Stitching for Good: Crochet and Knitting Charities

Within the world of knitting and crochet, many of us want to use our stitching ability to touch the lives of others. We know that stitching has amazing therapeutic benefits and is a wonderful creative outlet, but it can also serve a profound purpose in charitable endeavors around the globe. From providing warmth to those in need to fostering community bonds, these crafts have become powerful tools for making a positive impact.

One of the most profound and immediate ways crochet and knitting charities make a difference is by providing warmth to vulnerable populations. Whether it’s knitting scarves for shelters during cold winters or making blankets for premature babies in neonatal units, these handmade items offer more than physical comfort. They symbolize care, compassion, and the solidarity of strangers coming together through a shared love of crafting.

Organizations like the Knit-a-Square initiative in South Africa exemplify this spirit. They collect knitted or crocheted squares from around the world to create blankets for orphaned children and those affected by HIV/AIDS. Each square represents a small piece of a larger, warming tapestry of hope and support. Please check out their website to see how to get involved!

Stitching also provides mental and emotional benefits to both creators and recipients. Many individuals turn to knitting or crochet as a form of therapy, finding solace in the rhythm of stitches and the satisfaction of creating something beautiful with their own hands. For those receiving these items, knowing that someone took the time and effort to craft a handmade gift can uplift spirits and provide a sense of belonging.

I have personally crocheted and donated many blankets to Project Linus. This US based orginization provides handmade blankets to children who are seriously ill or experiencing trauma. These blankets not only offer physical warmth but also emotional comfort during challenging times. Check out their website to find your local chapter and how to get involved! Mine has a box in our local Joann stores where blankets can be dropped off.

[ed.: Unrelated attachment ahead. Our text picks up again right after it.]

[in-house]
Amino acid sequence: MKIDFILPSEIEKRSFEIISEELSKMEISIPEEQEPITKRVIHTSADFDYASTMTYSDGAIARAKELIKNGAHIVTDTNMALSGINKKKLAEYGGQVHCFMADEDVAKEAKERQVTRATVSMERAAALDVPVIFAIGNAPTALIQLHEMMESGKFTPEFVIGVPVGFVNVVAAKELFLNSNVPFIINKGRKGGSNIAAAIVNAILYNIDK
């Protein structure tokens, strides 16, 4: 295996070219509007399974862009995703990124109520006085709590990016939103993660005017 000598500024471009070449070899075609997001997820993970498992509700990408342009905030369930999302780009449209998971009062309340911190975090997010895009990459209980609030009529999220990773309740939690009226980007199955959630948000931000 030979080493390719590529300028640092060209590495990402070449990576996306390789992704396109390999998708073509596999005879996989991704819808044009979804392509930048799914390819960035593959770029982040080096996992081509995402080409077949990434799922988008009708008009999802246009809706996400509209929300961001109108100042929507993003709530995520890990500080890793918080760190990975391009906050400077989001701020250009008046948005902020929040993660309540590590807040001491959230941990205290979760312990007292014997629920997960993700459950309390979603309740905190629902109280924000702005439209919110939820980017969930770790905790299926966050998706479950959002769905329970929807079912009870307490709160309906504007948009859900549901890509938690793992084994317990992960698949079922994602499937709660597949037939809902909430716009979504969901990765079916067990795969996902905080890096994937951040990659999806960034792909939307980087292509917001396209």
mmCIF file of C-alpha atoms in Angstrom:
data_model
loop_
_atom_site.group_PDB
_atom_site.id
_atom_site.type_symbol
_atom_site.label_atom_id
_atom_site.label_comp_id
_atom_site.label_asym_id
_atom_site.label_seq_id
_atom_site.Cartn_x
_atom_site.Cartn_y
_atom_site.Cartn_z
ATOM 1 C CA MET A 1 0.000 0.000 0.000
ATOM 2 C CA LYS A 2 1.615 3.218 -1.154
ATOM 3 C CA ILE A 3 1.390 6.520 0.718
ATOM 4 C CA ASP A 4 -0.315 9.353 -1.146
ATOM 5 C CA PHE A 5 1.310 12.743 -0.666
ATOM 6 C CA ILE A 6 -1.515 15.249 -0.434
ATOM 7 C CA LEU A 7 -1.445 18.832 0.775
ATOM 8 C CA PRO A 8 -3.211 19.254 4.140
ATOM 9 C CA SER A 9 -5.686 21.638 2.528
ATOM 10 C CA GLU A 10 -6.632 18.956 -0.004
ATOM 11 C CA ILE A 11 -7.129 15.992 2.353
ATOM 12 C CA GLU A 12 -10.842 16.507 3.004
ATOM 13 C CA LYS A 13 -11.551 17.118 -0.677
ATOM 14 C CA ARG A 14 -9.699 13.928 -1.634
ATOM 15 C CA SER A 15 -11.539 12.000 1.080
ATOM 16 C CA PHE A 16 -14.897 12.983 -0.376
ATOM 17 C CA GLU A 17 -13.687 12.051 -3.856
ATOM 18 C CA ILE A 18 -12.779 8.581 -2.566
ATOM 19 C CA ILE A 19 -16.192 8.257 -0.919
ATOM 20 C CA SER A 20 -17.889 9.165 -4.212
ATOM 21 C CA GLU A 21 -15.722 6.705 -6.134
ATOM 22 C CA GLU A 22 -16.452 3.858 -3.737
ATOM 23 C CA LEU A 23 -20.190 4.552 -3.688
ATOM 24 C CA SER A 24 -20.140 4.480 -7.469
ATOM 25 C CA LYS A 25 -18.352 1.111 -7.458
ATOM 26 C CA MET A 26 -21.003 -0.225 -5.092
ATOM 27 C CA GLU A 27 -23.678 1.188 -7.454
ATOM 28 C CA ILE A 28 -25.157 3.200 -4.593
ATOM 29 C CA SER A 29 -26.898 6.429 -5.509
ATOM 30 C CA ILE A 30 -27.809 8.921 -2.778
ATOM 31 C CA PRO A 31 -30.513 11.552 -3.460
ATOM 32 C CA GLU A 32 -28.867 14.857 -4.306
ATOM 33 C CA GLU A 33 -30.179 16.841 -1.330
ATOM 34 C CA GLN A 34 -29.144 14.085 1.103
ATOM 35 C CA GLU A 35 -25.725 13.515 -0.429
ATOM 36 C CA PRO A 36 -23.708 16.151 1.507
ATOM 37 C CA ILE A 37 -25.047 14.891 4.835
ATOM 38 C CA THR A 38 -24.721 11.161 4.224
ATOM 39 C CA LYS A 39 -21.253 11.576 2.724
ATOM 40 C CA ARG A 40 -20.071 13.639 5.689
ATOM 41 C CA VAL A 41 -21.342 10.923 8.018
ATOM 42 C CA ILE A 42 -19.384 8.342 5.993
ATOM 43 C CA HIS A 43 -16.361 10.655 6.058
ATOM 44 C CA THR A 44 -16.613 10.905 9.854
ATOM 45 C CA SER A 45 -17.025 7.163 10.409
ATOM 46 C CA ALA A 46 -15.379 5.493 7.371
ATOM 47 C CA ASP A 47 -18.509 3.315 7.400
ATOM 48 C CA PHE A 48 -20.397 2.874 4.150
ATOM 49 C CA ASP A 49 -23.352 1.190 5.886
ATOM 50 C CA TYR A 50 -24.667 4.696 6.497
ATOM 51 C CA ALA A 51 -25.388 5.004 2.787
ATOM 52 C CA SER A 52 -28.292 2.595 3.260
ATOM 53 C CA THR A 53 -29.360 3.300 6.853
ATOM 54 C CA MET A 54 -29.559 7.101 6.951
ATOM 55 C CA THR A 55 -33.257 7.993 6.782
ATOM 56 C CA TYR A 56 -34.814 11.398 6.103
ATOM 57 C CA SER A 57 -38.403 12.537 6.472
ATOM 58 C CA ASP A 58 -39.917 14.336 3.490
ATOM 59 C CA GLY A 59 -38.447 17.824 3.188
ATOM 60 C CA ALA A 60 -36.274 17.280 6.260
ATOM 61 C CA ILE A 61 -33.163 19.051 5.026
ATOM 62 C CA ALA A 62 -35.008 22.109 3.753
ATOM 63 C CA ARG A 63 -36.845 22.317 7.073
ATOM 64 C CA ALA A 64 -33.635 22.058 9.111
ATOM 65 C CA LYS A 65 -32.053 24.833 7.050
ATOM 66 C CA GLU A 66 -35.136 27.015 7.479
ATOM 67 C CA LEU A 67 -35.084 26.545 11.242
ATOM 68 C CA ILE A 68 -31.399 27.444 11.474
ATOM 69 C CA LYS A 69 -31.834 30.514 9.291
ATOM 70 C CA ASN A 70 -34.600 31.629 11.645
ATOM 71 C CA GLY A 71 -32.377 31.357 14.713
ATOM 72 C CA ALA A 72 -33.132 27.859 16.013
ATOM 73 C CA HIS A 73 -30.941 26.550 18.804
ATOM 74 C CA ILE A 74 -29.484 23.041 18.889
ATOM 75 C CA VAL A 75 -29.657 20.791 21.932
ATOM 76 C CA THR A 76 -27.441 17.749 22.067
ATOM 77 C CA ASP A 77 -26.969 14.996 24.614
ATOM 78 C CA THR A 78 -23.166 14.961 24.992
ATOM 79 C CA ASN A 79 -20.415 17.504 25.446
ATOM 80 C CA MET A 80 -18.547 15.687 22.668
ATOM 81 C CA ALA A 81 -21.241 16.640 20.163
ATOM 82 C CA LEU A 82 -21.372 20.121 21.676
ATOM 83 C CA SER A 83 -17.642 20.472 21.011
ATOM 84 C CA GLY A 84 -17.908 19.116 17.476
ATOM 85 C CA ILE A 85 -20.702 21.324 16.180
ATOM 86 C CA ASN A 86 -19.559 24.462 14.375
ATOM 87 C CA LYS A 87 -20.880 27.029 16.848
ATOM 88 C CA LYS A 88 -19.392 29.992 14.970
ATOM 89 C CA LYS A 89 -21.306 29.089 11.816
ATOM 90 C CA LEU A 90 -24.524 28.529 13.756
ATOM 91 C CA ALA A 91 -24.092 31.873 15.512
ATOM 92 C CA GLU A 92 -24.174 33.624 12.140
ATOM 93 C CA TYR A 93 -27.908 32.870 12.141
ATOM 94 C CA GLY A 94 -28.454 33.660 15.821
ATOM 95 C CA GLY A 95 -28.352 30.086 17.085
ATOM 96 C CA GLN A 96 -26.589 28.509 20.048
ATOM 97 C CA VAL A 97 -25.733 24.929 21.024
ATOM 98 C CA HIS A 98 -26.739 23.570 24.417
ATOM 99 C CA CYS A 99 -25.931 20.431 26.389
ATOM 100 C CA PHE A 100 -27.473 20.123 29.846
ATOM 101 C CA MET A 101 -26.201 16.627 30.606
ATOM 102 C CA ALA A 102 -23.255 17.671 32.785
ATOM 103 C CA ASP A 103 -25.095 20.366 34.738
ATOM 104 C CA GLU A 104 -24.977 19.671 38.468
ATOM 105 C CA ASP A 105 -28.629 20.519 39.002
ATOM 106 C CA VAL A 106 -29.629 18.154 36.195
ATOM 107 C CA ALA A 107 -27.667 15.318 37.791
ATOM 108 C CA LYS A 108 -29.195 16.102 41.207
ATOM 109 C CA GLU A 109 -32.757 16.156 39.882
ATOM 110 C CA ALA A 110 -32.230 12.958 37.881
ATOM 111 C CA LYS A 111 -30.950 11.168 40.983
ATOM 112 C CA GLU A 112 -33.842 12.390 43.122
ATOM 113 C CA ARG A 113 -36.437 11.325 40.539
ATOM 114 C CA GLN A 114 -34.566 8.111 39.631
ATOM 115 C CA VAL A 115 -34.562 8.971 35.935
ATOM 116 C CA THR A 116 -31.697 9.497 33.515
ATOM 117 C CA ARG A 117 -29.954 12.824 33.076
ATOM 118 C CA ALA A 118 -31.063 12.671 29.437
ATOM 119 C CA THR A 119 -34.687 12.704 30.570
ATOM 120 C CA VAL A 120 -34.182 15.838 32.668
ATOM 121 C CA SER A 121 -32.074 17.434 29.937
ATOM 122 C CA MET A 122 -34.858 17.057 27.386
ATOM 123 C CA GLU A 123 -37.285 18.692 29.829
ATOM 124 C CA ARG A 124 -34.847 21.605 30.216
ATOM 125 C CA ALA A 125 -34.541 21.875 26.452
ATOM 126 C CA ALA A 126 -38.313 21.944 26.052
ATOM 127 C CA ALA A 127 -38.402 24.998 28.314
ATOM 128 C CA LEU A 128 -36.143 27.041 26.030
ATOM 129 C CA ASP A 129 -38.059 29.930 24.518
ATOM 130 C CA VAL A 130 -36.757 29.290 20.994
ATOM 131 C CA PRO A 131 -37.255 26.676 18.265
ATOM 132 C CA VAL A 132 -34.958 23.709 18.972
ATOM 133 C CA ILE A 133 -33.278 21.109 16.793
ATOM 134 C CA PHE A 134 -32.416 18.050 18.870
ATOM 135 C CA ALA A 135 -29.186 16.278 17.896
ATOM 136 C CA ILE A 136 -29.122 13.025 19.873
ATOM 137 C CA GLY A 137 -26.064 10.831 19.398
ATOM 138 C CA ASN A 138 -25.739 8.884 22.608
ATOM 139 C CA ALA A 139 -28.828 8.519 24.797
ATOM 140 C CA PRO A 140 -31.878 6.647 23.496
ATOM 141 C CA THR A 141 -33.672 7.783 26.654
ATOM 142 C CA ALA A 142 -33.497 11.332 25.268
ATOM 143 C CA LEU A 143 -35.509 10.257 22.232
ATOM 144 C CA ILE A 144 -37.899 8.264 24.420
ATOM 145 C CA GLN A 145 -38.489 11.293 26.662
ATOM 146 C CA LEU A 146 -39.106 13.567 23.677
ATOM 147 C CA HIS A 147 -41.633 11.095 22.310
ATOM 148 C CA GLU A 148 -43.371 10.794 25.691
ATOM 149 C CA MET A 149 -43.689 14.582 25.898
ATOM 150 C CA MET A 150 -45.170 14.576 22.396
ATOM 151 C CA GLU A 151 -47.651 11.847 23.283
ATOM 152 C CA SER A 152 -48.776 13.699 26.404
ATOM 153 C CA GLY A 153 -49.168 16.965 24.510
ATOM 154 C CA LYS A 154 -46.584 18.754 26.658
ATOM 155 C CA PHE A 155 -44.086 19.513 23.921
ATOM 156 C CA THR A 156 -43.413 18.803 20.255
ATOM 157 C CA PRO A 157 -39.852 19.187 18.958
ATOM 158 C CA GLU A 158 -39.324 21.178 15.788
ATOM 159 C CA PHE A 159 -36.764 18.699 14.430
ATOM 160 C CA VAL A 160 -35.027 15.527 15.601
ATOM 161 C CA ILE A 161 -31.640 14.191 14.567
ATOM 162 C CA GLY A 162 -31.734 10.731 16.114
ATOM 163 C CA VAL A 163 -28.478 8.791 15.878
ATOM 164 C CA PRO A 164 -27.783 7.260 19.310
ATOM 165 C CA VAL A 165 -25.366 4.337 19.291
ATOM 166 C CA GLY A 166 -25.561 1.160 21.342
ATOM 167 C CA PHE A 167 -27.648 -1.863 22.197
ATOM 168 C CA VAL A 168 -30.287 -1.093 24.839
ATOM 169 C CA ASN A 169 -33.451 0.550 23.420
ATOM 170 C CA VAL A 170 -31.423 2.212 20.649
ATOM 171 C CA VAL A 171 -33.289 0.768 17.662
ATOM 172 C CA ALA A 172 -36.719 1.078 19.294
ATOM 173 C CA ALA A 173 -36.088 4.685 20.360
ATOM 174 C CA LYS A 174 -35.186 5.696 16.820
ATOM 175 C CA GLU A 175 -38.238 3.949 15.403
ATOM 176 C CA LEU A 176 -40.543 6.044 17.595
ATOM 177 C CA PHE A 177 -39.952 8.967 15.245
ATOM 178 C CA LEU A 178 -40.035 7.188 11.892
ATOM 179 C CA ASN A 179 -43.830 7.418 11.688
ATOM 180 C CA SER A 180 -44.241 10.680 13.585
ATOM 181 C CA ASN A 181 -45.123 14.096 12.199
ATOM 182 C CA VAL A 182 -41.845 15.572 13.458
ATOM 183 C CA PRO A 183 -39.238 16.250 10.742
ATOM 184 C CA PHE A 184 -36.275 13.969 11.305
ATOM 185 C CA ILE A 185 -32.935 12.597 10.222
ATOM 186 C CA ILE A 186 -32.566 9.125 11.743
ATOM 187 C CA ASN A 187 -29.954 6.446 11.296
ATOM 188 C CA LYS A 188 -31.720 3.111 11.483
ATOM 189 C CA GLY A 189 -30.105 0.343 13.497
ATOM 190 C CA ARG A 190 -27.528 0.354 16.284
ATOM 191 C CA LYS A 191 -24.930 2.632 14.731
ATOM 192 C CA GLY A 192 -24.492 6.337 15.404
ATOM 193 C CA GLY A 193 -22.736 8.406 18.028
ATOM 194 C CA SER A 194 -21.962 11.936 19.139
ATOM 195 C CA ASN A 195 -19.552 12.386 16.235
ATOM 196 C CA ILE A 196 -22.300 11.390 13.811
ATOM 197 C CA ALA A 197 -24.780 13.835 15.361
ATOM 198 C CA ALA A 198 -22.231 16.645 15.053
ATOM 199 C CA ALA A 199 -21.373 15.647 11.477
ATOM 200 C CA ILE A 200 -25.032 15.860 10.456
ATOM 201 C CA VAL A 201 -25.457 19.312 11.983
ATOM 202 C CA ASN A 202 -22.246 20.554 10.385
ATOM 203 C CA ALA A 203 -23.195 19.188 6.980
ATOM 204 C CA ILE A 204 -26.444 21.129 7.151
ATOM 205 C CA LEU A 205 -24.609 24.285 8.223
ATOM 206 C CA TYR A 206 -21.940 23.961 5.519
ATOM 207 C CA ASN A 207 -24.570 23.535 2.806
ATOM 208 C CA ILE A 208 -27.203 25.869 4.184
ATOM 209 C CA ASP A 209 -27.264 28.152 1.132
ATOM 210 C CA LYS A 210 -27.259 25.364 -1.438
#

Below is a list of more charities I have found online that accept donations. I hope you find one that resonates with something you are passionate about!

More Knitting/Crochet Charities

  • Knitted Knockers – Connecting volunteer knitters and crocheters with breast cancer survivors to offer free Knitted Knockers to any woman who wants them.
  • Knit the Rainbow – Works to empower and protect LGBTQ+ homeless youth by providing them with handmade knit and crochet winter clothing accessories.
  • S.A.C.K. – Donating soap sacks (with a bar of soap in each one) to homeless shelters, food pantries, veteran clinics, relief efforts and social service agencies. 
  • Knots of Love – Provides lovingly hand-knit and crocheted beanies to people going through chemo and NICU blankets to babies in neonatal ICU incubators.
  • Warm Up America – Distributes handmade afghans, caps, and other items to people in need across the United States.
  • Snuggles Project – Distributes handmade blankets and other comforting items to animal shelters to provide comfort to homeless and displaced animals.

Additional Ideas

I have seen people donate crocheted octopi to hospitals for preemie babies, but I was unable to find an actual website or any information about how to do this. I would recommend contacting your local hospital and asking! Another idea is contacting your local zoo to see if they accept donations for the animals. The last time I was at our zoo, I noticed the sloth had a little crocheted blanket. Another local idea is checking with your local yarn store to see if they accept donations for winter items. My yarn store has hats, scarves, socks, gloves, etc. hanging in bags outside for unhoused folks to take in the winter if they need them.

Do you know of a charity that wasn’t mentioned here? Please leave a comment! Whether you knit a scarf for a homeless shelter, crochet a blanket for a premature baby, or simply share your love of crafting with others, know that you are part of a global movement weaving together compassion and creativity—one stitch at a time.

xo, kalley

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